« السابقةمتابعة »
to any amount for which they can procure credit; to pay for nothing; and to sell what they have ordered, as soon as they receive it. We should call such conduct, in England, swindling. In Moscow it bears another name; it is there called Russian magnificence.
The children of those who murdered PETER Children
of Orlof. THE THIRD resided in Moscow when we were there: one of them married the daughter of the Governor. The Princess Menzikof, granddaughter of the favourite of Peter The Great, was also there: we were often in her company; and too much amused by her cheerful disposition, to report the style of conversation she indulges everywhere. However, that which is a proverb in Russia may at the least bear an allusion in England. When the late Empress died, her son, and successor, caused the body of his father to be taken up, and laid in state, by the coffin of his mother, in the palace at Peterslurg. It is said there was only one person, an archbishop, who knew where they had buried him; as he was interred without monument or inscription, in the church of the monastery of St. Alexander Nevsky. Orlof, his murderer, was then at Moscow. An order from Retribu
tive Spirit the Emperor brought him to Petersburg; and of the
Emperor. when the bodies were removed to the church
CHAP. of St. Peter and St. Paul in the citadel', he was
compelled to walk in the procession from the palace to the church, following the body of the person he had murdered so long before. It was then the people of Petersburg beheld an interesting scene of retribution. One of them, who was an eye-witness, described the whole of it to us.
The bodies were drawn upon low chariots, by horses. Immediately after the coffin of Peter THE THIRD, and close to it, walked, with slow and faltering steps, his assassin, Orlof; having his eyes fixed on the ground, his hands folded, and his face pale as death. Next to Orlof walked the EMPEROR ; certainly manifesting, by this sublime although mysterious sacrifice to the manes of his father, an action worthy of a greater character. The ceremony ended, Orlof received an order to quit the empire; and lately was travelling in the South of Europe.
(1) The place where state-prisoners are kept.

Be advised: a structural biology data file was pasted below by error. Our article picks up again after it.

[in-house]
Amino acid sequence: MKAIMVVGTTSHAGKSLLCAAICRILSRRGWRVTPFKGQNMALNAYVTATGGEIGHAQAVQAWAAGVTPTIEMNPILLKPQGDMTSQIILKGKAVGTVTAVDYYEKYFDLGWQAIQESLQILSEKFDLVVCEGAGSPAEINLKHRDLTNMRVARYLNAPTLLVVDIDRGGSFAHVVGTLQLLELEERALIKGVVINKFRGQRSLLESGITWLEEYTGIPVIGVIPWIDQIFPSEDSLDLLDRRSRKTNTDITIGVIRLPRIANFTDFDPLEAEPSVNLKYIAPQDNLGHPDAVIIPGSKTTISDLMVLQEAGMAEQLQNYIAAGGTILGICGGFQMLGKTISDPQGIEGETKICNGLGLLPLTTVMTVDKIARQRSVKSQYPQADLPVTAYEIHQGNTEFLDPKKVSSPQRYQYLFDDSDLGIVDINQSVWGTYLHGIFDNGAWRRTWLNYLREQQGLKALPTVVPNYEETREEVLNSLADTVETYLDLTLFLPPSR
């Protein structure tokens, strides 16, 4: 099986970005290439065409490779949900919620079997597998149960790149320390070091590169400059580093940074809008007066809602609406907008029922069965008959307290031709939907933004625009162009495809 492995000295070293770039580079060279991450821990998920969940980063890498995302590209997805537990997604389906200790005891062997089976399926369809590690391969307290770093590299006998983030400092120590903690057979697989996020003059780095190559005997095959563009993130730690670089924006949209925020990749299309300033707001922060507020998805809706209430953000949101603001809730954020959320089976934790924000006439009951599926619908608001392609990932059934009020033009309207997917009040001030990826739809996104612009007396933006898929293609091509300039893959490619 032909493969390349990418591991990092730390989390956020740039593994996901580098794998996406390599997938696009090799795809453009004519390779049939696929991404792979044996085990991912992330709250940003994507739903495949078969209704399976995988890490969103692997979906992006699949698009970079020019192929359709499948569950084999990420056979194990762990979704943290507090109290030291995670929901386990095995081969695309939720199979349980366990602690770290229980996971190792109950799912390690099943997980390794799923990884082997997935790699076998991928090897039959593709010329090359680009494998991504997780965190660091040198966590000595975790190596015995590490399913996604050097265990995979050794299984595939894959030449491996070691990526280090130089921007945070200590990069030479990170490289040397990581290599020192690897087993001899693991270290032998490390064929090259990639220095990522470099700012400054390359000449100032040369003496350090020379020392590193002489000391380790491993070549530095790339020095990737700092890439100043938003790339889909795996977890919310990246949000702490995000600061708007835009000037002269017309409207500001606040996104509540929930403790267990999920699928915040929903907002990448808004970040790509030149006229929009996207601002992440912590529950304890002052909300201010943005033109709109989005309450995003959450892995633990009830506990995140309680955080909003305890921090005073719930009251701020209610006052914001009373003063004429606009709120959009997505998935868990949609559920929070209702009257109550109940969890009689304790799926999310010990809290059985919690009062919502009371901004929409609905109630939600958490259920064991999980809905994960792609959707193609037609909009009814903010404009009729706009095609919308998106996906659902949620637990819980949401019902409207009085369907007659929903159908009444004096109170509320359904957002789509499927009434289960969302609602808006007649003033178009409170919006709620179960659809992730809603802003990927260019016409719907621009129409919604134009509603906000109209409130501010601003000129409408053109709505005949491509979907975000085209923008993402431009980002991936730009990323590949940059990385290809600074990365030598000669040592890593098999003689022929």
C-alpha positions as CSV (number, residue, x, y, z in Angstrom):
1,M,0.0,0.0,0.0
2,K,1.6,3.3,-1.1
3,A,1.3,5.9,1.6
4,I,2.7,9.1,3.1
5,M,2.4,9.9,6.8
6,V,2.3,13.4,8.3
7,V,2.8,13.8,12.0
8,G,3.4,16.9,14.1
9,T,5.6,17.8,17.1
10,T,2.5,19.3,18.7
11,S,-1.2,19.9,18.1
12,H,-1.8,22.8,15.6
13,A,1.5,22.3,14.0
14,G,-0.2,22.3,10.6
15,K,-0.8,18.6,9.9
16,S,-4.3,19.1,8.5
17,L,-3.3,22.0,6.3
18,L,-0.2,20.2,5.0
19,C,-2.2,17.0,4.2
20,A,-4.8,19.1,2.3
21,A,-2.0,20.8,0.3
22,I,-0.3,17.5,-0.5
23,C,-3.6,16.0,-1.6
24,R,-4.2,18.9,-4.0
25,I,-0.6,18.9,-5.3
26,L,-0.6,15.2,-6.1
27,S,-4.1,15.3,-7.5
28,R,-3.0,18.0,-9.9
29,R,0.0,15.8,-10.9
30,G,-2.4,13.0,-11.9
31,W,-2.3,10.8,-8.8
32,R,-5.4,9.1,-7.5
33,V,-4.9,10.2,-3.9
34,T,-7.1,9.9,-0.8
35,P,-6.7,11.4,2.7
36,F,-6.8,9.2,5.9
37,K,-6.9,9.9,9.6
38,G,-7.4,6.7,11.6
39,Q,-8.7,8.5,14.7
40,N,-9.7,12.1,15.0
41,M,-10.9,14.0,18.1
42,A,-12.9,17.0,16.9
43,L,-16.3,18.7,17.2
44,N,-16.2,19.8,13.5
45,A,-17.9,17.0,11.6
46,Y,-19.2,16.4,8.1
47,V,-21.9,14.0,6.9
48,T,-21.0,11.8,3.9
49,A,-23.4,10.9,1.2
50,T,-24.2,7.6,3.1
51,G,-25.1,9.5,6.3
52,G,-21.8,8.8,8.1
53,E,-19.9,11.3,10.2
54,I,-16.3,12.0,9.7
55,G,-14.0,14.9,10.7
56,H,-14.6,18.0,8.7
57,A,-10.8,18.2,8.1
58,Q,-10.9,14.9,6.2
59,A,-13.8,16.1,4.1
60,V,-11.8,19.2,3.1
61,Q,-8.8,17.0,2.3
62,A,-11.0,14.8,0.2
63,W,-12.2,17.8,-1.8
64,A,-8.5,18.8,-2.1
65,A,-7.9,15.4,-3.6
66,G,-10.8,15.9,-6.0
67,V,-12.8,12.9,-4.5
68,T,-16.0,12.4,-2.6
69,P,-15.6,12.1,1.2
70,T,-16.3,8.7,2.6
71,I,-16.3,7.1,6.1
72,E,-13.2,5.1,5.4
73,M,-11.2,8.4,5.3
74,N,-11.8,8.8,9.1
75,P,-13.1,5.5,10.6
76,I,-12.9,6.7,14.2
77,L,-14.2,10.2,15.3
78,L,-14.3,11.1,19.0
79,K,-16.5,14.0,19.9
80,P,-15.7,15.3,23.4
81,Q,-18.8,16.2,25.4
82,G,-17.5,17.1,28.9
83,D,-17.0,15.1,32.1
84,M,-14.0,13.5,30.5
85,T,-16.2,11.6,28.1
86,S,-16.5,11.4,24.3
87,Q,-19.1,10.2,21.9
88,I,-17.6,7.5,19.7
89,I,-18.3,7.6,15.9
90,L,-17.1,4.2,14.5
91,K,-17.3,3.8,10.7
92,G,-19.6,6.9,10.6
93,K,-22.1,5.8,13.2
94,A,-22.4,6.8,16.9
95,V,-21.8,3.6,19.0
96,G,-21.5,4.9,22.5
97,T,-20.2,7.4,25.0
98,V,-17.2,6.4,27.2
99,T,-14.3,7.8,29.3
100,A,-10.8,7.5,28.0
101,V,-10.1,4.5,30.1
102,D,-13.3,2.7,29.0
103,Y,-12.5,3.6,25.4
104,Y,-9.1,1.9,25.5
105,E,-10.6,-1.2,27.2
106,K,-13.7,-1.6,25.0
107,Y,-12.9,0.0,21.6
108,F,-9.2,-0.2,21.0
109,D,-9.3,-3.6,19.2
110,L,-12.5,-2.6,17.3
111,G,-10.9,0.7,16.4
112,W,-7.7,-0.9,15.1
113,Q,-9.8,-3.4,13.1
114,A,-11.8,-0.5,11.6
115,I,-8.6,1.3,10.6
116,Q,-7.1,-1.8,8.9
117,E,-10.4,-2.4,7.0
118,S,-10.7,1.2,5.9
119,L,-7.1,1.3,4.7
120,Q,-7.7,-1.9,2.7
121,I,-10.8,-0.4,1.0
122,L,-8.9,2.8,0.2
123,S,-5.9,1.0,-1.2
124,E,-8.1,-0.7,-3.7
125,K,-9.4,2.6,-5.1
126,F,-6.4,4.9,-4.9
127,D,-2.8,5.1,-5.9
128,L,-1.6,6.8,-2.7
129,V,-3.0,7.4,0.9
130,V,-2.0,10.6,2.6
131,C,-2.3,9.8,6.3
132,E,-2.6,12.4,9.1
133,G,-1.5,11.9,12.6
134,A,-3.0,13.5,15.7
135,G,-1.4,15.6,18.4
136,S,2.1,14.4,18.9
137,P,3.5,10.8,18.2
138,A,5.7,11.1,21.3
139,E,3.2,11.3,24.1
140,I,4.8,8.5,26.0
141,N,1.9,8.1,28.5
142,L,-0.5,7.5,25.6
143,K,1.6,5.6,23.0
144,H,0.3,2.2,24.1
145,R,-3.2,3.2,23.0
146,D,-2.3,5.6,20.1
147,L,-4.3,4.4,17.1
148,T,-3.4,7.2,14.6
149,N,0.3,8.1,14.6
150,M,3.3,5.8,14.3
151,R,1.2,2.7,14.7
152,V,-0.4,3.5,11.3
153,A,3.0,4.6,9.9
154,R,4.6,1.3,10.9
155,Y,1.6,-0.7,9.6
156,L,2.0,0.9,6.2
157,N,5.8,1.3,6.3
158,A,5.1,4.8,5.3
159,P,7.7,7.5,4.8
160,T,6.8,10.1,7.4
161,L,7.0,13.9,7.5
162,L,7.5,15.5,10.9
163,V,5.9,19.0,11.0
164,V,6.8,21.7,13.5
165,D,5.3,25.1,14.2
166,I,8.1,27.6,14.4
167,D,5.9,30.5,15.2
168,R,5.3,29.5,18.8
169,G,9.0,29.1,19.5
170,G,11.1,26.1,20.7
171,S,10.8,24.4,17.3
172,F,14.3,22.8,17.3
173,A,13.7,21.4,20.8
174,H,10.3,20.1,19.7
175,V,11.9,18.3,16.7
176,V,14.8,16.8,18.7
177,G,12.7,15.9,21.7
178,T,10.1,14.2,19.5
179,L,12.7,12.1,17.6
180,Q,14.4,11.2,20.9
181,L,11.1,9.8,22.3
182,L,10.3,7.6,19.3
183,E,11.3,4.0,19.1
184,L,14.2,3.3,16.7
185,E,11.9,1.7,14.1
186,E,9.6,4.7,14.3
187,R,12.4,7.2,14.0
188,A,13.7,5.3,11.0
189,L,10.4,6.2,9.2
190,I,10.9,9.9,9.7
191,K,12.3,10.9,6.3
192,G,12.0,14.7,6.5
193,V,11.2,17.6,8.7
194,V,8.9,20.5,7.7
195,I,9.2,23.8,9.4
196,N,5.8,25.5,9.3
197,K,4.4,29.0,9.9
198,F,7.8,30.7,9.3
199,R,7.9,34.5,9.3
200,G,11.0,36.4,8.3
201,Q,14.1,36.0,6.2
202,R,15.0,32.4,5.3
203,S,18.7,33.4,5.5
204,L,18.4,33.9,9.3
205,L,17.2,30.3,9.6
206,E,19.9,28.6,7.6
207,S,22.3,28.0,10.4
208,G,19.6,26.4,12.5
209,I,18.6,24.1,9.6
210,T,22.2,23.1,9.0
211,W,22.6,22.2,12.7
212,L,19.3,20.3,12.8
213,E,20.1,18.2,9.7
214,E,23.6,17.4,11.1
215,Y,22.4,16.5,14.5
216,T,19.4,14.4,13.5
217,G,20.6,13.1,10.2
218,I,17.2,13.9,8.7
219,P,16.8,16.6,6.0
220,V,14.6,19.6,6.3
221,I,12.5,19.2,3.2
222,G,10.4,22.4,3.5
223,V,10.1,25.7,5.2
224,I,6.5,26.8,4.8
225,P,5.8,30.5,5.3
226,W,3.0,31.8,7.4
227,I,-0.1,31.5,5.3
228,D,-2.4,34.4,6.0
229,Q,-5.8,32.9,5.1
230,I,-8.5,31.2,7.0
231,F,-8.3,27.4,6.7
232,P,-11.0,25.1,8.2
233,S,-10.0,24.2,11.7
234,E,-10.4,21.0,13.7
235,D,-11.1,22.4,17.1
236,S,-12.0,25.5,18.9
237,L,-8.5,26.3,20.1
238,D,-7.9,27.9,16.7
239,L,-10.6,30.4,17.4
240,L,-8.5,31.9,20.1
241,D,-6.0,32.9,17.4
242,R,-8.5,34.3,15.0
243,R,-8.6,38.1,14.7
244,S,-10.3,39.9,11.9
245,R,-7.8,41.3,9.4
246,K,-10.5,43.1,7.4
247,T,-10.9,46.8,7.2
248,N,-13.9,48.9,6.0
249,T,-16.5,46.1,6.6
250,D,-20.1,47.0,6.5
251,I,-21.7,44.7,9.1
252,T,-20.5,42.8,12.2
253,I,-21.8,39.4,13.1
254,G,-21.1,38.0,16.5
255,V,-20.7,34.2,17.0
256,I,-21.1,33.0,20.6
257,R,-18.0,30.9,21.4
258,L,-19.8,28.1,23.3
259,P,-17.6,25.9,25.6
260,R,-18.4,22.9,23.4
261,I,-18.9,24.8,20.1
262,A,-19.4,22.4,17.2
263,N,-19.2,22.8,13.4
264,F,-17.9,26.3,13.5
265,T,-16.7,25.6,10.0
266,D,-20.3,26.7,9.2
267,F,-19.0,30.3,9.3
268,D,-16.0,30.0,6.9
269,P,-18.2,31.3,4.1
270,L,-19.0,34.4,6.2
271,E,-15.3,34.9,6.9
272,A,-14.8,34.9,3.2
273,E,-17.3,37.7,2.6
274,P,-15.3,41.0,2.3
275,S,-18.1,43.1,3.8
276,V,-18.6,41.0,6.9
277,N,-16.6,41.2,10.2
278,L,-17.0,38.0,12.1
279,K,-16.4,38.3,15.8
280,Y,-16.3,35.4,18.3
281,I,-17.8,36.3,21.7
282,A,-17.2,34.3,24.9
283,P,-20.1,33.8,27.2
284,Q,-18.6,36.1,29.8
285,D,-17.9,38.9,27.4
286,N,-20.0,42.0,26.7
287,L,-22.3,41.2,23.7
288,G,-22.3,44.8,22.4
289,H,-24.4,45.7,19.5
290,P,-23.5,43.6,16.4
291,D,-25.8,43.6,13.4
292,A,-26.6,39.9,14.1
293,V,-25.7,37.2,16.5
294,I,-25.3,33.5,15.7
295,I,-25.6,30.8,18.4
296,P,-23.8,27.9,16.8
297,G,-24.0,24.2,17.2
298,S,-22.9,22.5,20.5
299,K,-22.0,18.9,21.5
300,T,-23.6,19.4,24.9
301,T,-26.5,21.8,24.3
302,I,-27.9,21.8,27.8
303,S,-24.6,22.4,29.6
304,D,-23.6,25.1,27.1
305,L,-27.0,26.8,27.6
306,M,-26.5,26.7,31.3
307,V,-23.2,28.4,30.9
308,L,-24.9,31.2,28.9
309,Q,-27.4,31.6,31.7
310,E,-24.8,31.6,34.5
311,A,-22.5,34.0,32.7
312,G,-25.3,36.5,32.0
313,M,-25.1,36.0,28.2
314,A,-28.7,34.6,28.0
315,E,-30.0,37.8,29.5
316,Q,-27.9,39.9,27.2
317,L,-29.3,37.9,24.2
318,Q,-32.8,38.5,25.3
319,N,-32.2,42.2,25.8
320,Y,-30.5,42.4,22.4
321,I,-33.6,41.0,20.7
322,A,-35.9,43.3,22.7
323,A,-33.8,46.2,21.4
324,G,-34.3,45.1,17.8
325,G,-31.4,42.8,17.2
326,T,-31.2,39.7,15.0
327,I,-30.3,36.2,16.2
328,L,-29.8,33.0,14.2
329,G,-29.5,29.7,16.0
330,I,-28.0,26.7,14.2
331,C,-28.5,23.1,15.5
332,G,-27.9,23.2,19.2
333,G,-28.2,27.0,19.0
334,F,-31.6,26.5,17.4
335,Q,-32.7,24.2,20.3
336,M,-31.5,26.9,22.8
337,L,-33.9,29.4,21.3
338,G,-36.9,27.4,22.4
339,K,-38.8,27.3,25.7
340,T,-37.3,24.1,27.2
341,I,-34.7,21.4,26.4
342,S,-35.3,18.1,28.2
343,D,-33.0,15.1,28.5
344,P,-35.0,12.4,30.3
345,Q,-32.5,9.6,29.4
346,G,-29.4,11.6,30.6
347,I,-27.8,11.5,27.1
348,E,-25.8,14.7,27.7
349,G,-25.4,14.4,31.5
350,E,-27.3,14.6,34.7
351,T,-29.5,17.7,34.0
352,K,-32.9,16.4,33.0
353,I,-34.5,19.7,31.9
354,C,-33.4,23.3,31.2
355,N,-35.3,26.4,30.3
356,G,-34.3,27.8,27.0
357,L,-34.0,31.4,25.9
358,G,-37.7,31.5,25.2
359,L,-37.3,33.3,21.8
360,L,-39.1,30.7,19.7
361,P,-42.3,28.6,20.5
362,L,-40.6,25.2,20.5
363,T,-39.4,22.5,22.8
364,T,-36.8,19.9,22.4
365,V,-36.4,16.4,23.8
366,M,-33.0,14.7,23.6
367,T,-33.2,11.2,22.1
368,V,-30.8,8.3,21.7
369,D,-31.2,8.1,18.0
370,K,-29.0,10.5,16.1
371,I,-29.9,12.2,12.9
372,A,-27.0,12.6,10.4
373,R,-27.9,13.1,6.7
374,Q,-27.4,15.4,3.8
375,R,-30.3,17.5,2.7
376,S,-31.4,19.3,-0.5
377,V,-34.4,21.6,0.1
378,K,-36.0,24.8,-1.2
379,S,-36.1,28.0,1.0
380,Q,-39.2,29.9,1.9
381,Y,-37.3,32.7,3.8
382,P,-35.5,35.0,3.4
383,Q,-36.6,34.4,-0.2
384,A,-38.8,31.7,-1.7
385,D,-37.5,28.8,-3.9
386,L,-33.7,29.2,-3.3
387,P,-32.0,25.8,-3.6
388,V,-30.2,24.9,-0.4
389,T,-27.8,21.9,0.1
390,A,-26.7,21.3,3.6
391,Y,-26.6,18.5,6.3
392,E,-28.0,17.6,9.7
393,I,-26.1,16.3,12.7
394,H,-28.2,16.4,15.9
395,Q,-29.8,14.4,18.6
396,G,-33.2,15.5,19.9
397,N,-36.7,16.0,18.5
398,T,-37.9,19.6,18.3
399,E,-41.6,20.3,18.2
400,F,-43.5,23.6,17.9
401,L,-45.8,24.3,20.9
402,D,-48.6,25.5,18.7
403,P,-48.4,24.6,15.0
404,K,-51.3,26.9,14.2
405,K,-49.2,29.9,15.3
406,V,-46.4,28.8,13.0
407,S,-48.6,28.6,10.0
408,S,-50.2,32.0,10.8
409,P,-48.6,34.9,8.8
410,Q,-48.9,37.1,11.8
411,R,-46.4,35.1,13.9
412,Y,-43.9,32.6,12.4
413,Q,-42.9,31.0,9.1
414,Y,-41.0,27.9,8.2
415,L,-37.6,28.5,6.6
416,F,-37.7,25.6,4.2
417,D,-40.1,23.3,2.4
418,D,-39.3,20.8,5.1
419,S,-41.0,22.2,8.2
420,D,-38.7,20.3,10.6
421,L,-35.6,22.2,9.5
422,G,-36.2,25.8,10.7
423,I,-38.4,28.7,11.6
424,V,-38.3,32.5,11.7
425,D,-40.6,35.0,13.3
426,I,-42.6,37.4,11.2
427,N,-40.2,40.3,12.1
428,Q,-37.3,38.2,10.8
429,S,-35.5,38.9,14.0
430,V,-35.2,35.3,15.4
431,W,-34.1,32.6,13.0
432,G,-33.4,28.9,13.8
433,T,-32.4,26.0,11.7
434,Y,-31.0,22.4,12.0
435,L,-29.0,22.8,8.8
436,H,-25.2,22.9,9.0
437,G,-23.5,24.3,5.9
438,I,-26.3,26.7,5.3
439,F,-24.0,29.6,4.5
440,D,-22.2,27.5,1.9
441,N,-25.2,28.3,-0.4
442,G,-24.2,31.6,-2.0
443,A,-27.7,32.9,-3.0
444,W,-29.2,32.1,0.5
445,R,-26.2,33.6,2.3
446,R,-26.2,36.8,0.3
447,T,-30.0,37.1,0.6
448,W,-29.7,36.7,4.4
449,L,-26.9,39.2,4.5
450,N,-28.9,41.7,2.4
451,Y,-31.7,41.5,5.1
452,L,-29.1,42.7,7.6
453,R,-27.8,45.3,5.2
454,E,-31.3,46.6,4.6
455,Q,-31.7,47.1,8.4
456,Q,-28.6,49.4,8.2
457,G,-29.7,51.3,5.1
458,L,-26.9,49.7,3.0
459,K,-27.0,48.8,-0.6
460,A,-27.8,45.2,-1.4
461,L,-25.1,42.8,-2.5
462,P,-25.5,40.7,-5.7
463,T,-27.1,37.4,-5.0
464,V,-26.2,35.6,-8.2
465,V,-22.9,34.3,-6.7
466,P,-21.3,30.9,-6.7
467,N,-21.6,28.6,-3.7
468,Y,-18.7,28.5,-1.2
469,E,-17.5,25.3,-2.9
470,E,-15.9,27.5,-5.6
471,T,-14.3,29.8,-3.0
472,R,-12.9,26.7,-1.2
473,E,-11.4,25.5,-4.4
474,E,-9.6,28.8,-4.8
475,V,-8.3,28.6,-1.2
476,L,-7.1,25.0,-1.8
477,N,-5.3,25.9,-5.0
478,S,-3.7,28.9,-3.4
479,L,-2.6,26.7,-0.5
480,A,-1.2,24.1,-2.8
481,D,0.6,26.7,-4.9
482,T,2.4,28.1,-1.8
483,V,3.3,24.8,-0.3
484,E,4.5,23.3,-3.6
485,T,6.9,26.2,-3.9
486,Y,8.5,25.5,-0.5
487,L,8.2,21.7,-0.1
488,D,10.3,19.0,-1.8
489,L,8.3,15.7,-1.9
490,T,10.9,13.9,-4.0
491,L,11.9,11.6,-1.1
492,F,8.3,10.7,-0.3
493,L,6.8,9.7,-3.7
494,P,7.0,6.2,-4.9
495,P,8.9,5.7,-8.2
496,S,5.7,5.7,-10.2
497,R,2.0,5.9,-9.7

State of Exiles in Siberia—Tobolsky—Generous. Conduct
of a Citizen-Prince turned Pawnbroker-Picture Dealers-State of Medicine-Manners of the People Opinions entertained of the English— Relative Condition of Slaves and their Lords—Noble Behaviour of Count Golovkin's Peasants—Servants of the NobilityTheft committed by a Party of the Nobles—Convent of the New Jerusalem-New Prohibitions Public Censors - Convent of the Trinity Church of St. Basil
Ivan Basilovich-Tubervile's Letters. In England, we hear of persons being sent to Siberia, as a most severe punishment; and we State of entertain very erroneous notions concerning the Siberia.
Exiles in CHAP.
state of exiles in that country. To a Russian nobleman the sentence of exile can hardly imply punishment. The consequence of their journey is very often an amelioration of their understanding and of their hearts. They have no particular attachment to their country; none of that maladie du pays, which sickens the soul of an Englishman in banishment. They are bound by no strong ties of affection to their families;
neither have they any friendship worth preTobolsky. serving.
serving. Tobolsky, from the number and the rank of the exiled, is become a large and populous city, full of shops, and containing theatres, besides other places of public amusement. Its inhabitants, above two thousand versts from Moscow, have booksellers, masquerades, French hotels, and French wines, with the porter and beer of England. Those who have resided there, either as officers on duty, as travellers, or as exiles, give the highest accounts of its gaiety and population. An officer of considerable rank in the Russian service told us, he would rather have the half of his pay and live at Tobolsky, than the whole of it in residence at Petersburg. Many, who have been ordered home, have wished and sought to return thither. This is no subject of wonder. Tobolsky is admirably adapted to the Russian taste. According to Gmelin, it is a very temple of
Bacchus and Indolence. Provisions were so cheap when he was there, in the middle of the last century, that a person might maintain himself for ten roubles a year; not two pounds of our money. His account of the Easter festival' proves that there was not much difference between the state of society in Tobolsky and in Moscow at that time; and there is much less at present.
A circumstance occurred during our abode Generous in Moscow, attended by a trait of so much gene- a Citizen, rosity in a Russian, that it is a duty to relate it. On Wednesday the seventh of May, the Sub-Governor received an order for his exile to Siberia. No reason whatever was assigned for the displeasure of the Emperor; no offence was alleged. The whole city flocked to take leave of him, for he was much beloved : and dangerous as such a testimony of affection might
(1) " Les gens les plus considérables se rendoient visites, et se donnoient des divertissemens. Quant au peuple, il étoit comme fou ; ce d'étoit jour et nuit que promenades, cris, tumultes, batteries. Il étwit difficile d'aller dans les rues, tant il y avoit d'hommes, de femmes, de bêtes, et de trafueaux.” Voyage de Sibérie, traduit par Keralio, tom. I. p. 53.
On passe gaiement les fêtes de Pâques à recevoir et faire des visites. Le peuple s'amusa à sa manière ; ce dont il s'occupa le plus fut le commerce des filles publiques, qui ne sont pas rares à Tobolsk. Je n'avois và nulle part tant de gens sans nez que j'en vis ici." Ibid. p. 67.